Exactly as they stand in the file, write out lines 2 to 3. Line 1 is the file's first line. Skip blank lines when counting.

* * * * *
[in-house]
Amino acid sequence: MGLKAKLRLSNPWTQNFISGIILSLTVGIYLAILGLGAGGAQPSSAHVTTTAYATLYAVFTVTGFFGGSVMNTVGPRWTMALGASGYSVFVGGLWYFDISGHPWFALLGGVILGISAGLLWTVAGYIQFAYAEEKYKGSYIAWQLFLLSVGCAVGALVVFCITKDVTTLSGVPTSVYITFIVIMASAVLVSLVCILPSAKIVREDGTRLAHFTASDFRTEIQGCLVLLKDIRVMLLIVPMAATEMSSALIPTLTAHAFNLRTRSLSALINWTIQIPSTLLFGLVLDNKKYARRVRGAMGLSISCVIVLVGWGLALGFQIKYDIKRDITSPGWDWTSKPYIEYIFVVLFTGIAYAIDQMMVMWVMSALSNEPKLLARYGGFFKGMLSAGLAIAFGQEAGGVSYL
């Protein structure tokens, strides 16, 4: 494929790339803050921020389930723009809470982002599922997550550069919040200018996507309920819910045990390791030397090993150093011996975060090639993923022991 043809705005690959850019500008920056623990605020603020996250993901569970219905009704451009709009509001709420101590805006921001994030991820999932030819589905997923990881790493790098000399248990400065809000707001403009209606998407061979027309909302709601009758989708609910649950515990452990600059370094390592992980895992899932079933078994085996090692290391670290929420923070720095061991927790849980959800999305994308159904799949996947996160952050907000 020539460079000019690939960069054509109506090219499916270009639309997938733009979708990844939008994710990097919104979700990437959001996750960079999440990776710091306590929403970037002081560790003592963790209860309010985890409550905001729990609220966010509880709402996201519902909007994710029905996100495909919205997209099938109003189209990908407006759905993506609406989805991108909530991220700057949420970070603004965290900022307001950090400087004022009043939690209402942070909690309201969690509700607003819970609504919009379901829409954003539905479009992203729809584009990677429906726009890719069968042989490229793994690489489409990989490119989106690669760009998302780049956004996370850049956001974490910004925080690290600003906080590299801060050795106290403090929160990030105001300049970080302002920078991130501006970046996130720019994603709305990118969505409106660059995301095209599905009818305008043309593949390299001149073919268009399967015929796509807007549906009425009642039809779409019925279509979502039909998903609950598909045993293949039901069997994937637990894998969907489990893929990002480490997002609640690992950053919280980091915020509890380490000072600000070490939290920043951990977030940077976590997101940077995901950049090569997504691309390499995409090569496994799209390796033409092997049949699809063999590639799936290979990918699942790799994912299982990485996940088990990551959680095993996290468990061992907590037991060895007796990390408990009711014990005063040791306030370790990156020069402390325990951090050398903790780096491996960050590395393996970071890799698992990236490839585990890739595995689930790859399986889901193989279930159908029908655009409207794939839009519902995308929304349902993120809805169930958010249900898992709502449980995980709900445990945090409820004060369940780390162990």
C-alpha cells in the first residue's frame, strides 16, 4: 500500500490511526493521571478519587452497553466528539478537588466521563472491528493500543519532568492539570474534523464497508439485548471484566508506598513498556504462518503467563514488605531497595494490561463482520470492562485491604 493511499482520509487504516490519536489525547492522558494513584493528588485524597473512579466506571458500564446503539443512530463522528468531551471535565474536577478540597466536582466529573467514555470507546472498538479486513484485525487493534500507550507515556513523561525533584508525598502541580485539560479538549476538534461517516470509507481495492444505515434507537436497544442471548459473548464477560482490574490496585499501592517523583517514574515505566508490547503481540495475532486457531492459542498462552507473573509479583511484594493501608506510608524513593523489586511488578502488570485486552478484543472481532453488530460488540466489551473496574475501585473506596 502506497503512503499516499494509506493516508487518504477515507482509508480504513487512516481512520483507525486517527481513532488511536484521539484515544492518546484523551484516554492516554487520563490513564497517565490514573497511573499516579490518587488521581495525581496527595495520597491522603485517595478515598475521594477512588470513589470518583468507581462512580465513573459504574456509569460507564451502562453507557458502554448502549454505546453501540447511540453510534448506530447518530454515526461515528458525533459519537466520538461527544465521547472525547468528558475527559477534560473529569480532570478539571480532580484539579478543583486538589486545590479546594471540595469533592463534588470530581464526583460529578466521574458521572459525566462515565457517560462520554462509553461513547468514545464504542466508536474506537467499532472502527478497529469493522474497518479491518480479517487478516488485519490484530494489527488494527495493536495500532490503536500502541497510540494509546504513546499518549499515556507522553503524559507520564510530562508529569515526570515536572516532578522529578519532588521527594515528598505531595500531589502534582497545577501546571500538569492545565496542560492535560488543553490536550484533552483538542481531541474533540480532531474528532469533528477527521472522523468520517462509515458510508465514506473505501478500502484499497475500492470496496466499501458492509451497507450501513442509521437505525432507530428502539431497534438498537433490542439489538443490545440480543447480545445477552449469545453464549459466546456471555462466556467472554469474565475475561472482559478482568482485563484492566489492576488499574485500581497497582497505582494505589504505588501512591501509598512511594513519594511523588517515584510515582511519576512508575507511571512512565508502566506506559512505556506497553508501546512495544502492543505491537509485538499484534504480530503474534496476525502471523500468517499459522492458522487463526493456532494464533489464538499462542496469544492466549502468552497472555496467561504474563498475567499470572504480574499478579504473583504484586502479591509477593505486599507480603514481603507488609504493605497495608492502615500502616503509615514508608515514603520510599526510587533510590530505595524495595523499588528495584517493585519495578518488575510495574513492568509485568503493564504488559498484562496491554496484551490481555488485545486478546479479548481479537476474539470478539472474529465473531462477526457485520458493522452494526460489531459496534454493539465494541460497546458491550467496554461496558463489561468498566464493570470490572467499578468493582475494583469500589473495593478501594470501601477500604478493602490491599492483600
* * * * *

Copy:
Amino acid sequence: MGLKAKLRLSNPWTQNFISGIILSLTVGIYLAILGLGAGGAQPSSAHVTTTAYATLYAVFTVTGFFGGSVMNTVGPRWTMALGASGYSVFVGGLWYFDISGHPWFALLGGVILGISAGLLWTVAGYIQFAYAEEKYKGSYIAWQLFLLSVGCAVGALVVFCITKDVTTLSGVPTSVYITFIVIMASAVLVSLVCILPSAKIVREDGTRLAHFTASDFRTEIQGCLVLLKDIRVMLLIVPMAATEMSSALIPTLTAHAFNLRTRSLSALINWTIQIPSTLLFGLVLDNKKYARRVRGAMGLSISCVIVLVGWGLALGFQIKYDIKRDITSPGWDWTSKPYIEYIFVVLFTGIAYAIDQMMVMWVMSALSNEPKLLARYGGFFKGMLSAGLAIAFGQEAGGVSYL
């Protein structure tokens, strides 16, 4: 494929790339803050921020389930723009809470982002599922997550550069919040200018996507309920819910045990390791030397090993150093011996975060090639993923022991 043809705005690959850019500008920056623990605020603020996250993901569970219905009704451009709009509001709420101590805006921001994030991820999932030819589905997923990881790493790098000399248990400065809000707001403009209606998407061979027309909302709601009758989708609910649950515990452990600059370094390592992980895992899932079933078994085996090692290391670290929420923070720095061991927790849980959800999305994308159904799949996947996160952050907000 020539460079000019690939960069054509109506090219499916270009639309997938733009979708990844939008994710990097919104979700990437959001996750960079999440990776710091306590929403970037002081560790003592963790209860309010985890409550905001729990609220966010509880709402996201519902909007994710029905996100495909919205997209099938109003189209990908407006759905993506609406989805991108909530991220700057949420970070603004965290900022307001950090400087004022009043939690209402942070909690309201969690509700607003819970609504919009379901829409954003539905479009992203729809584009990677429906726009890719069968042989490229793994690489489409990989490119989106690669760009998302780049956004996370850049956001974490910004925080690290600003906080590299801060050795106290403090929160990030105001300049970080302002920078991130501006970046996130720019994603709305990118969505409106660059995301095209599905009818305008043309593949390299001149073919268009399967015929796509807007549906009425009642039809779409019925279509979502039909998903609950598909045993293949039901069997994937637990894998969907489990893929990002480490997002609640690992950053919280980091915020509890380490000072600000070490939290920043951990977030940077976590997101940077995901950049090569997504691309390499995409090569496994799209390796033409092997049949699809063999590639799936290979990918699942790799994912299982990485996940088990990551959680095993996290468990061992907590037991060895007796990390408990009711014990005063040791306030370790990156020069402390325990951090050398903790780096491996960050590395393996970071890799698992990236490839585990890739595995689930790859399986889901193989279930159908029908655009409207794939839009519902995308929304349902993120809805169930958010249900898992709502449980995980709900445990945090409820004060369940780390162990």